Subacute Complications

Complications occurring within the first 6 months are considered subacute. The data from the major trials suggest the following as possible subacute complications:

  1. In the Joint Centers for Radiation Therapy (JCRT) series, alopecia developed in 11 patients (5.6%), all of whom received at least 4.4 Gy of radiation to the scalp.
  2. Steroid reinstitution and/or continuation was necessary in 21% of survivors at 6 months in the JCRT series, probably reflecting vascular change rather than tumor recurrence.In the multicenter report of Flickinger et al, steroids had to be reinitiated at < 6 months in < 3% of patients.
  3. The UCSF series reported six cases of neurologic deterioration between 2 weeks and 3 months after radiosurgery, including 4 cases of increased hemiparesis and/or confusion treated with steroids, and 2 cases of necrosis documented by magnetic resonance (MR) spectroscopy or autopsy. In the Japanese experience, reported by Fukuoka et al, perifocal edema developed in 19 of 130 patients (45 single, 85 multiple lesions) treated with Gamma Knife stereotactic radiosurgery. Among the 19 cases with edema, transient hemiparesis developed in 7 cases, and disappeared within 1 week to 1 month. Permanent deficits developed in four patients (hemiparesis in three and mental status change in one).

Chronic Complications

The major chronic complications of radiosurgery are radiation necrosis, cranial nerve palsies, and chronic steroid dependence.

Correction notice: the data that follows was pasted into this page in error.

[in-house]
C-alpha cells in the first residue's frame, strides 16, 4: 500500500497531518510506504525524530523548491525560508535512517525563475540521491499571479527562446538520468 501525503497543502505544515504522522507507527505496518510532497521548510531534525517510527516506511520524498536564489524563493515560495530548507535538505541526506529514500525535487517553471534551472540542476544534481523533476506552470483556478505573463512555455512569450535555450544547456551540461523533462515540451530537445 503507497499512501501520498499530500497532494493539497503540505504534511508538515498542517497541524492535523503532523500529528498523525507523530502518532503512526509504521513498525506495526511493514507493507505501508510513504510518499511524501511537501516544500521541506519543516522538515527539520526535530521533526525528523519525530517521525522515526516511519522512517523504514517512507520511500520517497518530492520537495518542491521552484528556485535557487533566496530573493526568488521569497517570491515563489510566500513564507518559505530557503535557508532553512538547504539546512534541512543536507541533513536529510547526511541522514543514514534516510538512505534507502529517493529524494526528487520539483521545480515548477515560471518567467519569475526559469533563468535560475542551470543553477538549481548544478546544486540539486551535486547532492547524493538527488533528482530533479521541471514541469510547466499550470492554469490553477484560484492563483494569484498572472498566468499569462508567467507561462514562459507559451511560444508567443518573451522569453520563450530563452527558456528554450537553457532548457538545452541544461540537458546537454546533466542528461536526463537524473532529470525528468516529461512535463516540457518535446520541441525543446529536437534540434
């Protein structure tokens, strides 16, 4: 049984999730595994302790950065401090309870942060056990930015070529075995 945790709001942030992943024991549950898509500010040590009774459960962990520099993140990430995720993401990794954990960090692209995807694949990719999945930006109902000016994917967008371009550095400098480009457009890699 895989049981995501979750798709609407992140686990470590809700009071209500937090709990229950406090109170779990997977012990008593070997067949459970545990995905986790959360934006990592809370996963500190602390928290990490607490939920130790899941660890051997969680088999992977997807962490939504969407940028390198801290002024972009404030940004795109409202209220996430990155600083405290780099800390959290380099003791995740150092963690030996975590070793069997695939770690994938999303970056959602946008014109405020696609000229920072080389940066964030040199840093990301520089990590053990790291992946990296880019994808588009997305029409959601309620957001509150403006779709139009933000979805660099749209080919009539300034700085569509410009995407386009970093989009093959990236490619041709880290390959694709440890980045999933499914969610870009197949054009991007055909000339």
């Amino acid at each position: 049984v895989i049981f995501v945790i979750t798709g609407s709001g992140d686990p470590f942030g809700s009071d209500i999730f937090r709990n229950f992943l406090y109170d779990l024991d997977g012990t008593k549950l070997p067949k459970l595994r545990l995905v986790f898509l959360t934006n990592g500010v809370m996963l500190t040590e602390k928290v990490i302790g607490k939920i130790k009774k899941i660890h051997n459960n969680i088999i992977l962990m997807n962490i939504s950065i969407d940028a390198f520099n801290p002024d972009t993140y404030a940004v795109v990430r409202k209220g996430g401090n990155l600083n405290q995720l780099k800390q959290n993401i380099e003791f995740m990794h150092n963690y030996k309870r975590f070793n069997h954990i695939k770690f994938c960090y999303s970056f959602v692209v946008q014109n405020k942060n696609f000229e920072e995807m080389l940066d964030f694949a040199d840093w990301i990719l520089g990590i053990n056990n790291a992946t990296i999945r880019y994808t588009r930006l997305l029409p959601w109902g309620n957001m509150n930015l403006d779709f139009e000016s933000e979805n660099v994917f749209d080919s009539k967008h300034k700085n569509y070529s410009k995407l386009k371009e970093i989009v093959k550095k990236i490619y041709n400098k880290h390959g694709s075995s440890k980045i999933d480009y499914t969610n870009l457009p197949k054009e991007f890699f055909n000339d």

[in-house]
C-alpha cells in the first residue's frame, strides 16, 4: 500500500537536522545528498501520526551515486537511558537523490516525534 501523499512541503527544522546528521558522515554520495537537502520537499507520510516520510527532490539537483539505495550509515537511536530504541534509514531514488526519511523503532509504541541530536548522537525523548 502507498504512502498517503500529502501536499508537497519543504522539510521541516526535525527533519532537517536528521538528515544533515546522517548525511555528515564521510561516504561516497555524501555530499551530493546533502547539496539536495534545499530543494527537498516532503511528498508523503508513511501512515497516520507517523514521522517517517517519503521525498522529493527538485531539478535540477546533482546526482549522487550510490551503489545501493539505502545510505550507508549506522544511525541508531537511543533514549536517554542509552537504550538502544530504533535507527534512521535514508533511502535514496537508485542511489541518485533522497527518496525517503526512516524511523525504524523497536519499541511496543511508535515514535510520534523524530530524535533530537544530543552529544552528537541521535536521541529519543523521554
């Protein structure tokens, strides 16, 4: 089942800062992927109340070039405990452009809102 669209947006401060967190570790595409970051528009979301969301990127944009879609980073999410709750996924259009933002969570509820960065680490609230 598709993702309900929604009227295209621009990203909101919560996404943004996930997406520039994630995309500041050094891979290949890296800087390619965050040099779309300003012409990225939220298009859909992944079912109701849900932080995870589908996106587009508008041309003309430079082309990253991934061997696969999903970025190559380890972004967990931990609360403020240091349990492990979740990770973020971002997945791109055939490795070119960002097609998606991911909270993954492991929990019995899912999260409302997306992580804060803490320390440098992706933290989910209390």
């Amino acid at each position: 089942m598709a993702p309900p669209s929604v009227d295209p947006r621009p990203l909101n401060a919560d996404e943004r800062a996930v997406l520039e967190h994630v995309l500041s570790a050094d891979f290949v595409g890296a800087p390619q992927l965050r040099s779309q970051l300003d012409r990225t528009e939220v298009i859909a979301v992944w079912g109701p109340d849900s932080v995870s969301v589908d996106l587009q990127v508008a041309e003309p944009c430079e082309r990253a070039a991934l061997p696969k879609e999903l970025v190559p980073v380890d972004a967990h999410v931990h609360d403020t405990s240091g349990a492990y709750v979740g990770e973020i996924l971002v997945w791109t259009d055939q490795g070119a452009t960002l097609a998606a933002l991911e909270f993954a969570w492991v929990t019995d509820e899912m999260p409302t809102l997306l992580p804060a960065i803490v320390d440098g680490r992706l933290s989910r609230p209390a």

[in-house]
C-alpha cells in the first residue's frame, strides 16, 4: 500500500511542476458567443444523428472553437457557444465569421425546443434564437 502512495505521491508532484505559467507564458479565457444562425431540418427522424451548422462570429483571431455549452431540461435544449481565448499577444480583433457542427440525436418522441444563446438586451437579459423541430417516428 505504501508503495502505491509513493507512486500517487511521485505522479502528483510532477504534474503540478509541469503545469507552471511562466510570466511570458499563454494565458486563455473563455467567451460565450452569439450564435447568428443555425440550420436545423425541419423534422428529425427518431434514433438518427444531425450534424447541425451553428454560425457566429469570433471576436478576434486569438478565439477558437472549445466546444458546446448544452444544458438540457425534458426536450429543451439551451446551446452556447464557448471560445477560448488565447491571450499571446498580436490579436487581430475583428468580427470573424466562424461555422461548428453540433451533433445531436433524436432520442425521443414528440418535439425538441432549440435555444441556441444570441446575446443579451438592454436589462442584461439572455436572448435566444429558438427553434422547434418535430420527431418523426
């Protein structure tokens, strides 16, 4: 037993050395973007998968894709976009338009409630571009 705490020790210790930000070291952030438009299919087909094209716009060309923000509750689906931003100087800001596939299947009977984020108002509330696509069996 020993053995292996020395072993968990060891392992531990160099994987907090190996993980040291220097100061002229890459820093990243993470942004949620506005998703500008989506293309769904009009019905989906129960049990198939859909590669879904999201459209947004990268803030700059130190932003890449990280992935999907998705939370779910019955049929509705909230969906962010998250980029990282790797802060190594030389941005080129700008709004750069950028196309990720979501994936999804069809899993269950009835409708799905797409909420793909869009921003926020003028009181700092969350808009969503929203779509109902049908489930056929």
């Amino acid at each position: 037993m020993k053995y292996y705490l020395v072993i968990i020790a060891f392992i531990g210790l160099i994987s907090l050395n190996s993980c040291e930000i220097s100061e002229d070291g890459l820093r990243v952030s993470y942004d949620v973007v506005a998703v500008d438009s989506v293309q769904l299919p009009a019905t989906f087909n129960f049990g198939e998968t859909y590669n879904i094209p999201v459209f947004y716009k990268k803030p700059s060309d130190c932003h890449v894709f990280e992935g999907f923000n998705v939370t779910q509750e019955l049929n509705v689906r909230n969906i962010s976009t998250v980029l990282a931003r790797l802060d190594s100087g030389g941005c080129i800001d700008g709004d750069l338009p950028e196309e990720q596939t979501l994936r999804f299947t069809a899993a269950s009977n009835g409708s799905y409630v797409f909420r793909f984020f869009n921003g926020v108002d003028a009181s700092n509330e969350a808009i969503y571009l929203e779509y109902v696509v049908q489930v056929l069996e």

Radiation Necrosis—In the JCRT experience, symptomatic radiation necrosis developed in 17 (8%) of 217 patients from 2 to 22 months following therapy; all of these patients eventually required resection. Ten of these patients had also received methotrexate, which may have contributed to the necrosis. Breneman et al reported worsening of neurologic symptoms associated with increasing mass effect in 2 (2.3%) of 84 patients after radiosurgery; these patients required surgical decompression. Both of these patients were found to have radiation necrosis.Delayed local necrosis within the treated volume was the major complication in 16.6% (20/120) of patients in the Stanford study.[29] The risk of necrosis was a function of tumor volume and prior or concurrent whole-brain irradiation. Symptomatic and pathologically confirmed necrosis with no viable tumor developed in 1 of 116 patients 11 months after radiosurgery in the report by Flickinger et al, yielding a 2-year actuarial risk of developing necrosis of 4%. However, reoperation was required in 10 patients (8.6%) because of hemorrhage, necrosis, or recurrence. In the UCSF report, four late complications occurred > 3 months after radiosurgery. This included one case of increased hemiparesis, one case of increased confusion, and two cases of brain necrosis documented by positron emission tomography (PET). In the study by Kim et al, two patients demonstrated delayed intratumoral hemorrhage and underwent craniotomy and resection. One additional patient underwent surgical resection for necrosis. In a report of 40 patients with 41 metastatic lesions, Alleyne et al noted the development of seizure activity and MRI evidence of temporal lobe necrosis in 1 patient 12 months after radiosurgery.